NYC Marathon Runner Penny Krakoff To Boycott The Race To Volunteer, Urges Others To Join Her

"Abuse of Power" read the banner headline of the New York Post Friday morning -- a message aimed at New York City Mayor Michael Bloomberg who has repeatedly reiterated his decision to move forward with this year's ING New York City Marathon on Sunday, despite Hurricane Sandy's aftermath.

The race may still be scheduled to go on, but public outcry is mounting, and it seems more and more runners are starting to defect, signing petitions and announcing boycotts of their own race.

The marathon's website says the race will be dedicated to the city of New York and the victims of Hurricane Sandy, but this has not appeased Penny Krakoff, a social worker from Crown Heights who is among the race's vocal protesters.

Although Krakoff was slated to run this weekend, she told Gothamist that she could not run when her attention and enthusiasm could be better utilized elsewhere. Instead Krakoff said she will use her official bib number to gain entry to Staten Island (the marathon's starting line), where she will then spend the day volunteering in the SI community.

She told Gothamist:

I cannot start a 26.2 mile run in Staten Island—people are missing, stranded, in need of resources. Brooklyn and Queens have equal devastation. Parts of Manhattan are without electricity, water, major hospitals are closed. The Bronx too has its own challenges. Today I will volunteer at a city evacuation shelter. Sunday morning I will catch the marathon bus to Staten Island. Not planning to run. Plan to volunteer instead and gather resources (extra clothes, bottles of water, food from runners at the start). Let's not waste resources and attention on a foot race. Who is with me?

While Krakoff's neighborhood in central Brooklyn was largely unscathed by the superstorm, beachfront Staten Island sustained massive damage. Staten Island Borough President James Molinaro reportedly broke down during a news conference Thursday while describing the situation in his borough, where at least 14 have died and hundreds are homeless, the Staten Island Advance notes.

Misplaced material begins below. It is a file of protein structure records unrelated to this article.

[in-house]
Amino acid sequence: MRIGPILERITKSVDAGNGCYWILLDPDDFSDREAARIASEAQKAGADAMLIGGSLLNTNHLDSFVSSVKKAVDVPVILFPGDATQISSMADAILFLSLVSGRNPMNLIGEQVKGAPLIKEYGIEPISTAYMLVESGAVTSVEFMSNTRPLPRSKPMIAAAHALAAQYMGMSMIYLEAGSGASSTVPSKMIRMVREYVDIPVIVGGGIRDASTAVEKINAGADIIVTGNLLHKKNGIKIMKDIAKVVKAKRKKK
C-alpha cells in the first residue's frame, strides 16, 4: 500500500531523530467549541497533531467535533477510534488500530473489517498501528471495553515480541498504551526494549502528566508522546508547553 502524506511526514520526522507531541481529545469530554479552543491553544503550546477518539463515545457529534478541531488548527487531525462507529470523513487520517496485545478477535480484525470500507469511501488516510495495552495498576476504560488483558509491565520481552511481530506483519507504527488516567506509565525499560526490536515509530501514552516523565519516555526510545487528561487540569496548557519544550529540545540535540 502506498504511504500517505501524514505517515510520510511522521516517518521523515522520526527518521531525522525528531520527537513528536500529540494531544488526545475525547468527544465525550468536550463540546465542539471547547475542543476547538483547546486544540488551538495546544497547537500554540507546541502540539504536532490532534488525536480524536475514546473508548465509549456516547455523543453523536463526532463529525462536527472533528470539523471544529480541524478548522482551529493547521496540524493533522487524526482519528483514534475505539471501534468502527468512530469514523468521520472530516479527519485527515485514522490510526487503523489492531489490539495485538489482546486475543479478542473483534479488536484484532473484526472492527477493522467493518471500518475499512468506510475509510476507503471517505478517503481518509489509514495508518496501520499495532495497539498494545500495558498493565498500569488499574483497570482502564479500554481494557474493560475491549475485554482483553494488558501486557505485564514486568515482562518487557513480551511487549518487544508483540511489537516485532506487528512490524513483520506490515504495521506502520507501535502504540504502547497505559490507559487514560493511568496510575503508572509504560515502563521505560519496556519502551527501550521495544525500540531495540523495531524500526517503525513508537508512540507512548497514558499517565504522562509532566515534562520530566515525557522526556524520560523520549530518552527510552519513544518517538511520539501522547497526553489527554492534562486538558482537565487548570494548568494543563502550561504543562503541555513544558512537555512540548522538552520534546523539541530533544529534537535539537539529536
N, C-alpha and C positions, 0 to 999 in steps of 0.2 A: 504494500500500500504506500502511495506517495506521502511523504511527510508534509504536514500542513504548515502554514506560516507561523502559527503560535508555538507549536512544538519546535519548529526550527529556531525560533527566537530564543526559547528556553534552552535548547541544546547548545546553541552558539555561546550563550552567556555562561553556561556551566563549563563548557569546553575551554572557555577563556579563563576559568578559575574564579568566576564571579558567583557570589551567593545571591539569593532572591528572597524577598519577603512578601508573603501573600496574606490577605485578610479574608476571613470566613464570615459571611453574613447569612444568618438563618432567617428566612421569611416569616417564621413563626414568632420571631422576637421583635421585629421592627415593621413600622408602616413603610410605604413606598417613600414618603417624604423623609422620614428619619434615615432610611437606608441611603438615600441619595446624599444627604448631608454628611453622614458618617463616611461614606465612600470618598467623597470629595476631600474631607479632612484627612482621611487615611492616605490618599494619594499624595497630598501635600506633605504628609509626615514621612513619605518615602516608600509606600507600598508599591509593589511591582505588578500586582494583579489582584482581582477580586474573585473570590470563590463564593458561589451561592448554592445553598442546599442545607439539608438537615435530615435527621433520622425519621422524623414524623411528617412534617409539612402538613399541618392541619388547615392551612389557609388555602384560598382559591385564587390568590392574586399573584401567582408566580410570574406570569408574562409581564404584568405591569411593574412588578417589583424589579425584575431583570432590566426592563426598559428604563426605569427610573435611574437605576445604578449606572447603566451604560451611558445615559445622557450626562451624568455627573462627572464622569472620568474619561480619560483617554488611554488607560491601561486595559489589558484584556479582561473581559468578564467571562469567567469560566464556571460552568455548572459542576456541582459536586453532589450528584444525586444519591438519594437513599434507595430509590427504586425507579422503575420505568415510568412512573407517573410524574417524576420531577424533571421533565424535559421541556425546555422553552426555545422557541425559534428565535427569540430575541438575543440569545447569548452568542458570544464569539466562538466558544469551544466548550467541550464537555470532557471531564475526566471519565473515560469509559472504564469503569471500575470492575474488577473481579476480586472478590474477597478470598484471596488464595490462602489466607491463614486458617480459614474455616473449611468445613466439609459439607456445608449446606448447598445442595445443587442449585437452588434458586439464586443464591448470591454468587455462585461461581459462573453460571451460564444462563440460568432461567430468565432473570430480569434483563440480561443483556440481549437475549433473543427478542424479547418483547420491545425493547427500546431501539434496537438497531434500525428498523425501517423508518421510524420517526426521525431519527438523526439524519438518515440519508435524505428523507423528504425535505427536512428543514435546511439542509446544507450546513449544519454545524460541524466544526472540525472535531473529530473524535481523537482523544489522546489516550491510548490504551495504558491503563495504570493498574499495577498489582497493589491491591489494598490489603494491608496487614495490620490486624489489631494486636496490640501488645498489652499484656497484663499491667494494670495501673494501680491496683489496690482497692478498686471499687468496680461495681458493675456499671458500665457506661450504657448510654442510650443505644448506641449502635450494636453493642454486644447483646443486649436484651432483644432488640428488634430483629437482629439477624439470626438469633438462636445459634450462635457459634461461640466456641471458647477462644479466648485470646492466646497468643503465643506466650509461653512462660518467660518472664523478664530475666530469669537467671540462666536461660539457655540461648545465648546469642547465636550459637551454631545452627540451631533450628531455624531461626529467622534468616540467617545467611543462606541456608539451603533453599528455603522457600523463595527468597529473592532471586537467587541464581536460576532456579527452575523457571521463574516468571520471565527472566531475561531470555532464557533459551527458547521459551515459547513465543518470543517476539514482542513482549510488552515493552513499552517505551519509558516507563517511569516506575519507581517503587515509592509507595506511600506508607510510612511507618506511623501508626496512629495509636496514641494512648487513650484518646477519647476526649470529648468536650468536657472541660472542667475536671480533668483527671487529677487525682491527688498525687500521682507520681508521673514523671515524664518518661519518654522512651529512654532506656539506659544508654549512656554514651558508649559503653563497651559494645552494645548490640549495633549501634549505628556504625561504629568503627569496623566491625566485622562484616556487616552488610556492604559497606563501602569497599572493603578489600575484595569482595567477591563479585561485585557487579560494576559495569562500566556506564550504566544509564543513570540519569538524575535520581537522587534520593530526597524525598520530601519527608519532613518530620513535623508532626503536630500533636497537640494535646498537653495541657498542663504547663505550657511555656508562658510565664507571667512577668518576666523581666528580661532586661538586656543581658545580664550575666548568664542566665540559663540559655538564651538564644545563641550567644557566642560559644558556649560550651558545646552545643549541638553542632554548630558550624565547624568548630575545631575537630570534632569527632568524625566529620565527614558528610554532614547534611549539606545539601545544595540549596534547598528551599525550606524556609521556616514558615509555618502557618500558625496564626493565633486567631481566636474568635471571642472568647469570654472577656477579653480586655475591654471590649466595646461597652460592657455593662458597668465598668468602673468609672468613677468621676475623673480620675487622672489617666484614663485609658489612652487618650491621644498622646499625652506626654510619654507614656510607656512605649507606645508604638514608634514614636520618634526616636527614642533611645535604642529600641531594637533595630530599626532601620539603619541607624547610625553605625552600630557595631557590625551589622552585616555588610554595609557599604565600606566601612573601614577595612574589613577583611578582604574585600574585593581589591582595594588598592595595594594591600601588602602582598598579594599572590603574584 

Perhaps unsurprisingly, local politicians in the area have also been vocal in their opposition to the marathon event, which may divert vital volunteers and resources.

"The notion of diverting even one police officer, one first responder, one asset away from this carnage is beyond irrational,” Staten Island Councilman James Oddo told the New York Daily News.

Others on Twitter seemed to agree.

In addition to Krakoff's efforts, there have been several "Stop the Marathon" petitions and Facebook pages. One petition has close to 6,000 signatures. Similarly, a Facebook page presumably created by runners also boycotting the mammoth race states:

We are a team of runners dedicated to support the victims of Hurricane Sandy. Due to the catastrophic events, we have decided to wear our Bib numbers on race day, BUT WILL NOT BE RUNNING. We will be volunteering and assisting those in Staten Island who need our help.

In a press conference Thursday, Bloomberg responded to some criticisms. He said he did not expect the NYPD to be stretched because the race is on a Sunday, when street traffic is limited, and he pointed out that power is expected to be back up in many areas by Saturday, according to The New York Times.

“The city is a city where we have to go on,” Bloomberg said.

What are your thoughts on the situation? Leave your comments below.